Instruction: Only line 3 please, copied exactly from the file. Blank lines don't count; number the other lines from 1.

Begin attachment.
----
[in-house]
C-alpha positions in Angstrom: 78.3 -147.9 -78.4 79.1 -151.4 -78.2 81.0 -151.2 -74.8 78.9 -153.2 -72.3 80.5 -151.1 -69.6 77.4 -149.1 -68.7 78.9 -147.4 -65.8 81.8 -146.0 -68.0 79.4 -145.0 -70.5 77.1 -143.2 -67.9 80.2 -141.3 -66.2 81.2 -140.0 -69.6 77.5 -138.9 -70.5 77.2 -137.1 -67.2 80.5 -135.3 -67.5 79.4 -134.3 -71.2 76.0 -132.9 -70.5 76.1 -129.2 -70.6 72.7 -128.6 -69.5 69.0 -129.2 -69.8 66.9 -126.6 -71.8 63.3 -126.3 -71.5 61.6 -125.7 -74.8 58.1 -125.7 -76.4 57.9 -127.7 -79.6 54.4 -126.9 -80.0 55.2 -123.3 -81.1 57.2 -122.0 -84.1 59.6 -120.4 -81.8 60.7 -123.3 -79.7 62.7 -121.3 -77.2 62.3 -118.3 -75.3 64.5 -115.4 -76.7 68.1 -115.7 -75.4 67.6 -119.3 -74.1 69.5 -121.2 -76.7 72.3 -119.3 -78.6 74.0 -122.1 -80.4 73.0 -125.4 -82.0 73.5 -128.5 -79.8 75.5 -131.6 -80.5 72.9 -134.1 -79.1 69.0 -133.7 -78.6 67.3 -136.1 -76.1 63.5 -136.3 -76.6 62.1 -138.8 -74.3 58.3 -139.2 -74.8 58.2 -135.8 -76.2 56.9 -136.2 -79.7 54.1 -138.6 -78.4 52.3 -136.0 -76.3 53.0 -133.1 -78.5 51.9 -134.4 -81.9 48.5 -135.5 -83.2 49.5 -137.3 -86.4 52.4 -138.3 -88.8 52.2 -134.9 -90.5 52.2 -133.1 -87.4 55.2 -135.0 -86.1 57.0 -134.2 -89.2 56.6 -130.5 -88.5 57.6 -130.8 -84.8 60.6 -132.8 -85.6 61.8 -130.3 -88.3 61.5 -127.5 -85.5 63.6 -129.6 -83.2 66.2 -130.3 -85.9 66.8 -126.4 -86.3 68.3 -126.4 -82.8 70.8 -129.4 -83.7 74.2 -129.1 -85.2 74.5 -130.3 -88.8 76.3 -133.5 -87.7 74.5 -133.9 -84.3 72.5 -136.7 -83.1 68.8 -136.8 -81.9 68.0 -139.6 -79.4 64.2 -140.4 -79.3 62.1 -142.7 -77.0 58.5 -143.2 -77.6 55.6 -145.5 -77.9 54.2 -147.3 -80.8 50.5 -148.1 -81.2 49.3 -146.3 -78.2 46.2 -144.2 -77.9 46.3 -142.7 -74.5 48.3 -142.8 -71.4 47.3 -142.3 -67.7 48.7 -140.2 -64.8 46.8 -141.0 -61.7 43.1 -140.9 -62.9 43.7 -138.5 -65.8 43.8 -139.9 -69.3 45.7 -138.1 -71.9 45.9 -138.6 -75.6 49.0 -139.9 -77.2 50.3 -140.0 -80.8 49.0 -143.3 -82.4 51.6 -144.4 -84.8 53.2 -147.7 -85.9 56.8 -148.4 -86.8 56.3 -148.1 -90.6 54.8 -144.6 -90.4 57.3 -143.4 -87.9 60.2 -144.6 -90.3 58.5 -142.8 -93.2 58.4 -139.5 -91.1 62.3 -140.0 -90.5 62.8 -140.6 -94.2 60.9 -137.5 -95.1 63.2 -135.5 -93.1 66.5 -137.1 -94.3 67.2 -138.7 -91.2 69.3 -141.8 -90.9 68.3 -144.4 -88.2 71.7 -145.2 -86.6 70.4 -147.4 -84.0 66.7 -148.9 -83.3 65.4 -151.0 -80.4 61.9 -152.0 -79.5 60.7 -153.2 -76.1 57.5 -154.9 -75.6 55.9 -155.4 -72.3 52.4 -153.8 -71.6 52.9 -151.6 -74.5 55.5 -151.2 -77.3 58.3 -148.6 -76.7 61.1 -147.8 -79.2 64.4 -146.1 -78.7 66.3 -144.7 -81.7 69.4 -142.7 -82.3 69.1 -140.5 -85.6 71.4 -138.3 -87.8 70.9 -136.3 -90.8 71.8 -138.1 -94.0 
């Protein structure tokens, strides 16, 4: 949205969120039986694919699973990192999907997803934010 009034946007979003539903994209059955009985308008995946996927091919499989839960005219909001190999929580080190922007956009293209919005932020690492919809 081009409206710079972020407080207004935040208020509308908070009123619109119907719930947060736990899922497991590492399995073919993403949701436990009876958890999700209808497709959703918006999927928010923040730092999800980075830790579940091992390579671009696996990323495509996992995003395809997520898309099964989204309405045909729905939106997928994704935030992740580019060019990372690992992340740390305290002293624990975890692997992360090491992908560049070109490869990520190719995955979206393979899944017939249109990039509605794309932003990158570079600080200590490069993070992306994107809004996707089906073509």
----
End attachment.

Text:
């Protein structure tokens, strides 16, 4: 949205969120039986694919699973990192999907997803934010 009034946007979003539903994209059955009985308008995946996927091919499989839960005219909001190999929580080190922007956009293209919005932020690492919809 081009409206710079972020407080207004935040208020509308908070009123619109119907719930947060736990899922497991590492399995073919993403949701436990009876958890999700209808497709959703918006999927928010923040730092999800980075830790579940091992390579671009696996990323495509996992995003395809997520898309099964989204309405045909729905939106997928994704935030992740580019060019990372690992992340740390305290002293624990975890692997992360090491992908560049070109490869990520190719995955979206393979899944017939249109990039509605794309932003990158570079600080200590490069993070992306994107809004996707089906073509």